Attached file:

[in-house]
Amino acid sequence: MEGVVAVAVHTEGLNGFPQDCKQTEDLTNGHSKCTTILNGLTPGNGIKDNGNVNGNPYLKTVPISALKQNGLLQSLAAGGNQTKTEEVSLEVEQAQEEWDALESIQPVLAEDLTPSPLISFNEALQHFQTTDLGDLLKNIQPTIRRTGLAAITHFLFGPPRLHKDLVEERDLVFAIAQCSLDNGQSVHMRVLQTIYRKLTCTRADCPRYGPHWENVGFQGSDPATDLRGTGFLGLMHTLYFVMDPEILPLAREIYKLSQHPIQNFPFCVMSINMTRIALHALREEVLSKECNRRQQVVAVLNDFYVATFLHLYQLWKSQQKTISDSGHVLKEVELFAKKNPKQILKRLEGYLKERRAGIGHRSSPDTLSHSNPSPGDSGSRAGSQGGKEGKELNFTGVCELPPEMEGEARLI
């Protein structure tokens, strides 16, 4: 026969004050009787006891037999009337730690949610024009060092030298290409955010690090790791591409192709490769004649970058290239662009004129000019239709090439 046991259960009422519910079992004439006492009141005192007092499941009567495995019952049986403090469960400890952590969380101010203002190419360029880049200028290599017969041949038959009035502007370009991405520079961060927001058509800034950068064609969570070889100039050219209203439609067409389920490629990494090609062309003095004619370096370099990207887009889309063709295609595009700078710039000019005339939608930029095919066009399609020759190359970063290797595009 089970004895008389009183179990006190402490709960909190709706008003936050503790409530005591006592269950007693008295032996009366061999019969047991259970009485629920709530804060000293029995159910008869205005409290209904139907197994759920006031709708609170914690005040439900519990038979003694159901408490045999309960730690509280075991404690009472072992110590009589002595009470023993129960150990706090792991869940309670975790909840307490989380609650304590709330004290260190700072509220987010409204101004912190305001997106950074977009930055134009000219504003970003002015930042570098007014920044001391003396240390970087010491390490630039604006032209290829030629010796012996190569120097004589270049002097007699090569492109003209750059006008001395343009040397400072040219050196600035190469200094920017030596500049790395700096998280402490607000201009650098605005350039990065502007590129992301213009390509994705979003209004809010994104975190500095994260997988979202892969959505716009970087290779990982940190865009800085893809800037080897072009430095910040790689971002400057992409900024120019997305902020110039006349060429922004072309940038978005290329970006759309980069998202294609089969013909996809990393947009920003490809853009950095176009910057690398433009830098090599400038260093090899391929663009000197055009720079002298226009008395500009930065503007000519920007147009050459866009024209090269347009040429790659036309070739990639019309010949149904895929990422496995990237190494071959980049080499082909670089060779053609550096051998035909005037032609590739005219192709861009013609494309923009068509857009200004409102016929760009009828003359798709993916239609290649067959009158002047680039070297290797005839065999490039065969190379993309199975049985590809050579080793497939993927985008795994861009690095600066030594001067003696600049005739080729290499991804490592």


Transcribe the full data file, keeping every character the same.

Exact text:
[in-house]
Amino acid sequence: MEGVVAVAVHTEGLNGFPQDCKQTEDLTNGHSKCTTILNGLTPGNGIKDNGNVNGNPYLKTVPISALKQNGLLQSLAAGGNQTKTEEVSLEVEQAQEEWDALESIQPVLAEDLTPSPLISFNEALQHFQTTDLGDLLKNIQPTIRRTGLAAITHFLFGPPRLHKDLVEERDLVFAIAQCSLDNGQSVHMRVLQTIYRKLTCTRADCPRYGPHWENVGFQGSDPATDLRGTGFLGLMHTLYFVMDPEILPLAREIYKLSQHPIQNFPFCVMSINMTRIALHALREEVLSKECNRRQQVVAVLNDFYVATFLHLYQLWKSQQKTISDSGHVLKEVELFAKKNPKQILKRLEGYLKERRAGIGHRSSPDTLSHSNPSPGDSGSRAGSQGGKEGKELNFTGVCELPPEMEGEARLI
């Protein structure tokens, strides 16, 4: 026969004050009787006891037999009337730690949610024009060092030298290409955010690090790791591409192709490769004649970058290239662009004129000019239709090439 046991259960009422519910079992004439006492009141005192007092499941009567495995019952049986403090469960400890952590969380101010203002190419360029880049200028290599017969041949038959009035502007370009991405520079961060927001058509800034950068064609969570070889100039050219209203439609067409389920490629990494090609062309003095004619370096370099990207887009889309063709295609595009700078710039000019005339939608930029095919066009399609020759190359970063290797595009 089970004895008389009183179990006190402490709960909190709706008003936050503790409530005591006592269950007693008295032996009366061999019969047991259970009485629920709530804060000293029995159910008869205005409290209904139907197994759920006031709708609170914690005040439900519990038979003694159901408490045999309960730690509280075991404690009472072992110590009589002595009470023993129960150990706090792991869940309670975790909840307490989380609650304590709330004290260190700072509220987010409204101004912190305001997106950074977009930055134009000219504003970003002015930042570098007014920044001391003396240390970087010491390490630039604006032209290829030629010796012996190569120097004589270049002097007699090569492109003209750059006008001395343009040397400072040219050196600035190469200094920017030596500049790395700096998280402490607000201009650098605005350039990065502007590129992301213009390509994705979003209004809010994104975190500095994260997988979202892969959505716009970087290779990982940190865009800085893809800037080897072009430095910040790689971002400057992409900024120019997305902020110039006349060429922004072309940038978005290329970006759309980069998202294609089969013909996809990393947009920003490809853009950095176009910057690398433009830098090599400038260093090899391929663009000197055009720079002298226009008395500009930065503007000519920007147009050459866009024209090269347009040429790659036309070739990639019309010949149904895929990422496995990237190494071959980049080499082909670089060779053609550096051998035909005037032609590739005219192709861009013609494309923009068509857009200004409102016929760009009828003359798709993916239609290649067959009158002047680039070297290797005839065999490039065969190379993309199975049985590809050579080793497939993927985008795994861009690095600066030594001067003696600049005739080729290499991804490592």